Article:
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Johannes BRAHMS (1833-1897)
Four-Hand Piano Music Vol. 13
String Sextet No. 1 in B flat major, Op. 18 (arranged for piano duet) (1859-60)
String Sextet No. 2 in G major, Op. 36 (arranged for piano duet) (1864-65)
Silke-Thora Matthies (piano)
Christian Kohn (piano)
Rec. Clara-Wieck-Auditorium, Sandhausen, Germany, 2-4 Nov 1999. DDD
NAXOS 8.554817 [74:35]

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Brahms was a most accomplished pianist and supported his family financially from an early age playing the piano in dockside bordellos in the port of Hamburg. Furthermore his output for the piano spanned his entire life often making piano reductions of his orchestral, choral and chamber works; many of them for piano-duo to allow them greater accessibility to a much wider audience. Only recently I heard on the radio Brahmsís own piano reduction of his mighty German Requiem.

This Naxos release contains reductions for four-hand piano of Brahmsís first and second String Sextets, which I feel are very welcome additions to the catalogue.

Brahms was the first significant composer to write a String Sextet for a chamber ensemble comprising two violins, two violas and two cellos. The first String Sextet was the Op.18 from 1862 and the second String Sextet Op.36 was completed in 1865. Brahmsís choice of the richly upholstered instrumentation provided by the genre of the String Sextet resulted in a melodic radiance and expressive freedom unmatched by any of his other chamber works.

The String Sextet No. 1 in B flat major, Op. 18 was written in Brahmsís twenty-ninth year and this work is a fine example of the composer making a significant stride away from his apprenticeship towards maturity. There are clearly some pages in the score that display the influence of Haydn, Mozart, Beethoven and Schubert but as biographer Daniel Gregory Mason points out, ďthe change in point is more striking than the influences it makes room for.Ē The work is Brahmsís first published chamber work without a piano in the score.

The work, especially in the first two movements, betrays Brahmsís turbulent emotions at this time in his life. The first movement marked Allegro ma non troppo is considered to be amongst the most lyrical of all of his opening movements with a Schubertian breadth and ease of expression that is captivating. The slow movement is a series of theme and variations which was a form that Brahms was to use with particular mastery. There is a lšndler-like rhythmic swing in the third movement Scherzo and an expressive Rondo with contrasting sonorities that closes the work.

The String Sextet No. 2 in G major, Op. 36, subtitled Agathe, uses both rhythm and musical notation, the notes A-G-A-H-E (forget the T, the "H" is B natural in German notation), to evoke the name of Brahms beloved, Agathe von Siebold, from whom he fled when their marriage seemed expected and impending. Brahms felt remorseful. "I have played the scoundrel toward Agathe," he wrote. However the composition of the Sextet proved cathartic for him. Referring to this composition he said, "I have emancipated myself from my last love". Work on the Sextet probably started some four years before his involvement with Agathe and was completed five years after their break-up. The bulk of the score seems to have been written in 1864 and 1865.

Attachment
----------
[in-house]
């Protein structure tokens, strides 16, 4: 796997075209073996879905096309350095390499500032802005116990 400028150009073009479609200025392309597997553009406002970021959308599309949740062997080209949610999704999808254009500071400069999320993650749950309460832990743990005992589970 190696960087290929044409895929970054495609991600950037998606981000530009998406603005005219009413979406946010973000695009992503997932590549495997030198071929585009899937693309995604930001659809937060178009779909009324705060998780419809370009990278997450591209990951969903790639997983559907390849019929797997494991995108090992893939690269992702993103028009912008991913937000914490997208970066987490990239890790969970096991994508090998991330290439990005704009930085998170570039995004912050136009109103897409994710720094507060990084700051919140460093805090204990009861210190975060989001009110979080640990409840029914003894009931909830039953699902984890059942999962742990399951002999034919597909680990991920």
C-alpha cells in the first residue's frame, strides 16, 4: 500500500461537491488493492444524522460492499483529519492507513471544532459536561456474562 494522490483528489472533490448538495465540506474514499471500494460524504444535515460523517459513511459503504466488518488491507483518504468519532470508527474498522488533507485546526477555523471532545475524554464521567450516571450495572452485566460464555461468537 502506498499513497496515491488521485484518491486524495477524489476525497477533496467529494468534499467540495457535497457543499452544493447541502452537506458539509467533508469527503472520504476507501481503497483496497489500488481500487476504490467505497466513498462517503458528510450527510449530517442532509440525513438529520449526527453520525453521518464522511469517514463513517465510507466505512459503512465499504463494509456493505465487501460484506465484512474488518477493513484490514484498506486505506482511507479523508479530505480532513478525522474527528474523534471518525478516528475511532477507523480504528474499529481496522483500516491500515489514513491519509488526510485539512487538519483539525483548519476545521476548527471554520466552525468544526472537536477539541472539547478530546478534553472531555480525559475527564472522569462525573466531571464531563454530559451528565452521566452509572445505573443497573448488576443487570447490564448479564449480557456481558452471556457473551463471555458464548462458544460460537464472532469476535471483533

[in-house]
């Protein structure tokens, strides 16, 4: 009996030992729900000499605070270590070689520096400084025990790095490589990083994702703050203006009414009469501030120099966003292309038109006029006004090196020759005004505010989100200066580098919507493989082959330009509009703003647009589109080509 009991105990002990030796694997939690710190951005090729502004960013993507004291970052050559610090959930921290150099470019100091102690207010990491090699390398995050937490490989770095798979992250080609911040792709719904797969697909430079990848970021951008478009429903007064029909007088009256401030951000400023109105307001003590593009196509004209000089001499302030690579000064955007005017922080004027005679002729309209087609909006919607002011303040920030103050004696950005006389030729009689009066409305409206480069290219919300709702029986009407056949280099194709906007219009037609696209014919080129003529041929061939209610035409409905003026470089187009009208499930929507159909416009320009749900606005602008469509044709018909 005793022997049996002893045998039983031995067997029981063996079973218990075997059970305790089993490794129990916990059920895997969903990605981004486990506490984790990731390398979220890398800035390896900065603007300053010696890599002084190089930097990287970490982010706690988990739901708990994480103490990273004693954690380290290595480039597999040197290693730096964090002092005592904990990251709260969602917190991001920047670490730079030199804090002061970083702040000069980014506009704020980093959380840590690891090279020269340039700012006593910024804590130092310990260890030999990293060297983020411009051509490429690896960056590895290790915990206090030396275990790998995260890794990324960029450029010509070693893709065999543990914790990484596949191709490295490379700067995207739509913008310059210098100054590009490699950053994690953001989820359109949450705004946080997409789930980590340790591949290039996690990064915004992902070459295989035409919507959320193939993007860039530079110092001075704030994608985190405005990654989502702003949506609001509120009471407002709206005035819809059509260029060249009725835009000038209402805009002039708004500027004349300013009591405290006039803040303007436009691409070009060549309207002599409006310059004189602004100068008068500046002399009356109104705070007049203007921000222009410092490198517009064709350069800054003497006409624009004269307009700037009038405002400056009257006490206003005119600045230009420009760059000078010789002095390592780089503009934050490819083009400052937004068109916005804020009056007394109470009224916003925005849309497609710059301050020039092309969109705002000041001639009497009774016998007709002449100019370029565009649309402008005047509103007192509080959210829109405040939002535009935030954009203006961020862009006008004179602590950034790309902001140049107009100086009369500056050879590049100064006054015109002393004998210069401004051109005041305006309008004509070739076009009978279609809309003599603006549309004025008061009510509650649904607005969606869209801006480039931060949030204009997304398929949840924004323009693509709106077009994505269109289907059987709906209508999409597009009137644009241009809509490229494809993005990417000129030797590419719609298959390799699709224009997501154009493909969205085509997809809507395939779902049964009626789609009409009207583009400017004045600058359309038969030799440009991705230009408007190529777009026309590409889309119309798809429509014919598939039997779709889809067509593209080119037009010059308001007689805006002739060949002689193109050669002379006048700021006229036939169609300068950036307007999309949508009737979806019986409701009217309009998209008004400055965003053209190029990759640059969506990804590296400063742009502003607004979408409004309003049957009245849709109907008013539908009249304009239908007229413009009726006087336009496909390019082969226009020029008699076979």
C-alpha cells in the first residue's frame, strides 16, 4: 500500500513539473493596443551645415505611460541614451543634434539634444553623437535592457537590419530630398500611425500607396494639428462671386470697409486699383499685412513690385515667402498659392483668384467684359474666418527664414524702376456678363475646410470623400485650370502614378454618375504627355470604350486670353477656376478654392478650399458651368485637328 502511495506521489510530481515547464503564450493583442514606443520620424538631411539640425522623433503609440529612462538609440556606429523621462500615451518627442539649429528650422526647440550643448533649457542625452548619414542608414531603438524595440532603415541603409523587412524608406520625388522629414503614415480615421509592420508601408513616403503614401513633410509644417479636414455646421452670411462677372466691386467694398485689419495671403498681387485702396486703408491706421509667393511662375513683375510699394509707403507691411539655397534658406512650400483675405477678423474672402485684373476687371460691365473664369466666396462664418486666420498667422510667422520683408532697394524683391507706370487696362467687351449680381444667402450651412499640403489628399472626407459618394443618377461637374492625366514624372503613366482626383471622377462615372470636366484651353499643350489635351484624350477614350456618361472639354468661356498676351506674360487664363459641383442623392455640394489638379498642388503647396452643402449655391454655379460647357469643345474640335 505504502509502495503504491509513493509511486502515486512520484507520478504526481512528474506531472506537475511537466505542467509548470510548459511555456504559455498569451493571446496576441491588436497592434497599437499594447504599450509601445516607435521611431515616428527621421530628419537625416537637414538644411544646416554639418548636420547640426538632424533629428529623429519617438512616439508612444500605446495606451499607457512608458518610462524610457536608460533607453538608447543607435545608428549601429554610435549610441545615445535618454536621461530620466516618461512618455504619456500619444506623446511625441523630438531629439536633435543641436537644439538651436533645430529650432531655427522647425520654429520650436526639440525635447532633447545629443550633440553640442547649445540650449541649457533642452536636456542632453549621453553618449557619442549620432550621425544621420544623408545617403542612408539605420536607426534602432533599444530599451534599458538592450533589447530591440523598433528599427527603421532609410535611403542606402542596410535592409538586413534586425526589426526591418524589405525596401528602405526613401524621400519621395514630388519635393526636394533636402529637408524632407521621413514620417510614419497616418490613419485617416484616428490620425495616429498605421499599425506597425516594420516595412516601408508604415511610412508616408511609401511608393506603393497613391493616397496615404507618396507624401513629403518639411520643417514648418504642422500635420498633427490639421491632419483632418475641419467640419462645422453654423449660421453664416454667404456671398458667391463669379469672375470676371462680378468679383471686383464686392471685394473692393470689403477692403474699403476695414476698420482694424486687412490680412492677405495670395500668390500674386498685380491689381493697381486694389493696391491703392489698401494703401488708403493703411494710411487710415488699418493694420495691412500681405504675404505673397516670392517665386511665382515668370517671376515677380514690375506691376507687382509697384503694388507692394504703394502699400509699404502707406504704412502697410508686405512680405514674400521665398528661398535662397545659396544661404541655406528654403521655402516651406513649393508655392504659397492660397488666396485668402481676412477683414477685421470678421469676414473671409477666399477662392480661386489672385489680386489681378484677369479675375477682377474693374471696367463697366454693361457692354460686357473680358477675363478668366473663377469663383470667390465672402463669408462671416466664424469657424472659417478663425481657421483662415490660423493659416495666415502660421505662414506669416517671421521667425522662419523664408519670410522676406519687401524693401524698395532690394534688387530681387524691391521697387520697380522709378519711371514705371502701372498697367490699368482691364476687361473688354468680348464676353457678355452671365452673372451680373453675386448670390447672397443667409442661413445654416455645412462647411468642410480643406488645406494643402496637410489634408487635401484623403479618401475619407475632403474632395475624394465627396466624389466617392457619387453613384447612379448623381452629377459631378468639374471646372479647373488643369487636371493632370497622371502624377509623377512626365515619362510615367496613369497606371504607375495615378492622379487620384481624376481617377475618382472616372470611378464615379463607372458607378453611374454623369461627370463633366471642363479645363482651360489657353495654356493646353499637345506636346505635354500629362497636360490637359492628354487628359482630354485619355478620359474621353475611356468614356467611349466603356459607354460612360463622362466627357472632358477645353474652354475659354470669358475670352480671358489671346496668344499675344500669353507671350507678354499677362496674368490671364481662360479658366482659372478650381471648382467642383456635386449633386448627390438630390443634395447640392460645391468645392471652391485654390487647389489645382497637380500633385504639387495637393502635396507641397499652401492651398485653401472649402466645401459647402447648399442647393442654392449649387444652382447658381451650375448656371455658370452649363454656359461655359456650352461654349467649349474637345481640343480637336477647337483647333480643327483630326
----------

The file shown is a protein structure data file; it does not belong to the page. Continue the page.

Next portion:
The first movement Allegro non troppo, which opens in a hushed mysterious mood, contains the ĎAgatheí motto as well as a rhythmic motif at the end of the opening theme. The motif suggests the syllabic stress of the name when spoken. This rhythmic motif can also be found in the second movement Scherzo, as well as a lively stomping lšndler-like Trio section. The third movement Poco Adagio was described by the renowned Viennese critic, friend and supporter of Brahms, Eduard Hanslick as "variations on no theme". However careful listening will reveal this non-theme's resemblance to the opening theme of the first movement. The final movement Poco Allegro alternates lively and relaxed episodes, fugal passages and long-lined songs. Emancipation at last from an unquiet conscience, perhaps?

German born duo Silke-Thora Matthies and Christian Kohn have been performing together as a partnership for almost twenty years and seem very much at one with this repertoire. It is amazing how listening to the duo playing these arrangements for four-hand piano manages to uncover so many new and exciting insights into the scores.

Their playing really helps to express the easy-going lyricism of the Op. 18 String Sextet. I especially liked the way the duo portray the yearning ecstasy in the opening movement and the energy and good humour of the Scherzo. The ethereal nature of the Op. 36 String Sextet is vividly interpreted. The duoís interpretation of the contrasting technical and emotional demands of the Poco allegro closing movement is particularly impressive.

It is a puzzle why these recordings which were made in November 1999 have only been released now in early 2005; however with playing as fine as this it has been well worth the wait. It is hard to fault the sound quality from the Naxos engineers. The booklet notes are fairly interesting and reasonably informative.

The playing of Silke-Thora Matthies and Christian Kohn demands admiration. This is another collectable volume from Naxos in their impressive series of Brahmsís four hand piano music.

Michael Cookson

see also Review by Colin Clarke


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